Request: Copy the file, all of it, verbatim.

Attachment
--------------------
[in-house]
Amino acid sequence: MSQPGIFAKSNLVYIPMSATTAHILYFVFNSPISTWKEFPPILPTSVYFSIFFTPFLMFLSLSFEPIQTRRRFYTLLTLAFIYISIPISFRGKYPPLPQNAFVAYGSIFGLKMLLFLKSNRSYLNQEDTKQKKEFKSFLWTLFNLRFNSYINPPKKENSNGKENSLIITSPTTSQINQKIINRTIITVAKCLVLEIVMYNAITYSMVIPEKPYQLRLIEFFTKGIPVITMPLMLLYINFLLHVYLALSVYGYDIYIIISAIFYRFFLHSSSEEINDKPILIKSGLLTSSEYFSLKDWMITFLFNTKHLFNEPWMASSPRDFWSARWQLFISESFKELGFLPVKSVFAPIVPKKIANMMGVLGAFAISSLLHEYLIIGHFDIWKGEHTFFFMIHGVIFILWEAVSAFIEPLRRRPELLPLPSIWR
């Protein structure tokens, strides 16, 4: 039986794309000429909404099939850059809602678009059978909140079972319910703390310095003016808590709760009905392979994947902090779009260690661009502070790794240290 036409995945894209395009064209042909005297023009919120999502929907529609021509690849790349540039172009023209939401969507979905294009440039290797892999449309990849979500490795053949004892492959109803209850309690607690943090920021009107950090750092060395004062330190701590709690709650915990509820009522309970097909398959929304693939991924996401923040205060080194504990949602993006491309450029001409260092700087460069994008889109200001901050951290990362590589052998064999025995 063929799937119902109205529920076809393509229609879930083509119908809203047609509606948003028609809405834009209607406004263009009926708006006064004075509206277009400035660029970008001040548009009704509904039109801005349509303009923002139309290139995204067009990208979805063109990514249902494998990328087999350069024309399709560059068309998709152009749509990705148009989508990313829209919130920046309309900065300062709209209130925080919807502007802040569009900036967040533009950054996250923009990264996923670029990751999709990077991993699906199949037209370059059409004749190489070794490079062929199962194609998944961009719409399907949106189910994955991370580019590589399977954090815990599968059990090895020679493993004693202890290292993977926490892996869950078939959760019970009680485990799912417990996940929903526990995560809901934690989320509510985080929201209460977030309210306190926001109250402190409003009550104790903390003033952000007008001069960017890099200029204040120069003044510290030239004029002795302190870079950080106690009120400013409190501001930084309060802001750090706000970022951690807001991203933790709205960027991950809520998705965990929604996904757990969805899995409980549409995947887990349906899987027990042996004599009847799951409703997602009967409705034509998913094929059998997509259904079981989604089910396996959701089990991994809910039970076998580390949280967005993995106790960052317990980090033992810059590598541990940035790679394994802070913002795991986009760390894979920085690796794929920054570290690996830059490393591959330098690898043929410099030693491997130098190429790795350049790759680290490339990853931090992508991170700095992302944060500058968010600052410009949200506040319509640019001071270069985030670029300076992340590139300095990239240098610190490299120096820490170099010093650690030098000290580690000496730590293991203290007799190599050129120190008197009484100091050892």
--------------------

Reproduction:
[in-house]
Amino acid sequence: MSQPGIFAKSNLVYIPMSATTAHILYFVFNSPISTWKEFPPILPTSVYFSIFFTPFLMFLSLSFEPIQTRRRFYTLLTLAFIYISIPISFRGKYPPLPQNAFVAYGSIFGLKMLLFLKSNRSYLNQEDTKQKKEFKSFLWTLFNLRFNSYINPPKKENSNGKENSLIITSPTTSQINQKIINRTIITVAKCLVLEIVMYNAITYSMVIPEKPYQLRLIEFFTKGIPVITMPLMLLYINFLLHVYLALSVYGYDIYIIISAIFYRFFLHSSSEEINDKPILIKSGLLTSSEYFSLKDWMITFLFNTKHLFNEPWMASSPRDFWSARWQLFISESFKELGFLPVKSVFAPIVPKKIANMMGVLGAFAISSLLHEYLIIGHFDIWKGEHTFFFMIHGVIFILWEAVSAFIEPLRRRPELLPLPSIWR
């Protein structure tokens, strides 16, 4: 039986794309000429909404099939850059809602678009059978909140079972319910703390310095003016808590709760009905392979994947902090779009260690661009502070790794240290 036409995945894209395009064209042909005297023009919120999502929907529609021509690849790349540039172009023209939401969507979905294009440039290797892999449309990849979500490795053949004892492959109803209850309690607690943090920021009107950090750092060395004062330190701590709690709650915990509820009522309970097909398959929304693939991924996401923040205060080194504990949602993006491309450029001409260092700087460069994008889109200001901050951290990362590589052998064999025995 063929799937119902109205529920076809393509229609879930083509119908809203047609509606948003028609809405834009209607406004263009009926708006006064004075509206277009400035660029970008001040548009009704509904039109801005349509303009923002139309290139995204067009990208979805063109990514249902494998990328087999350069024309399709560059068309998709152009749509990705148009989508990313829209919130920046309309900065300062709209209130925080919807502007802040569009900036967040533009950054996250923009990264996923670029990751999709990077991993699906199949037209370059059409004749190489070794490079062929199962194609998944961009719409399907949106189910994955991370580019590589399977954090815990599968059990090895020679493993004693202890290292993977926490892996869950078939959760019970009680485990799912417990996940929903526990995560809901934690989320509510985080929201209460977030309210306190926001109250402190409003009550104790903390003033952000007008001069960017890099200029204040120069003044510290030239004029002795302190870079950080106690009120400013409190501001930084309060802001750090706000970022951690807001991203933790709205960027991950809520998705965990929604996904757990969805899995409980549409995947887990349906899987027990042996004599009847799951409703997602009967409705034509998913094929059998997509259904079981989604089910396996959701089990991994809910039970076998580390949280967005993995106790960052317990980090033992810059590598541990940035790679394994802070913002795991986009760390894979920085690796794929920054570290690996830059490393591959330098690898043929410099030693491997130098190429790795350049790759680290490339990853931090992508991170700095992302944060500058968010600052410009949200506040319509640019001071270069985030670029300076992340590139300095990239240098610190490299120096820490170099010093650690030098000290580690000496730590293991203290007799190599050129120190008197009484100091050892």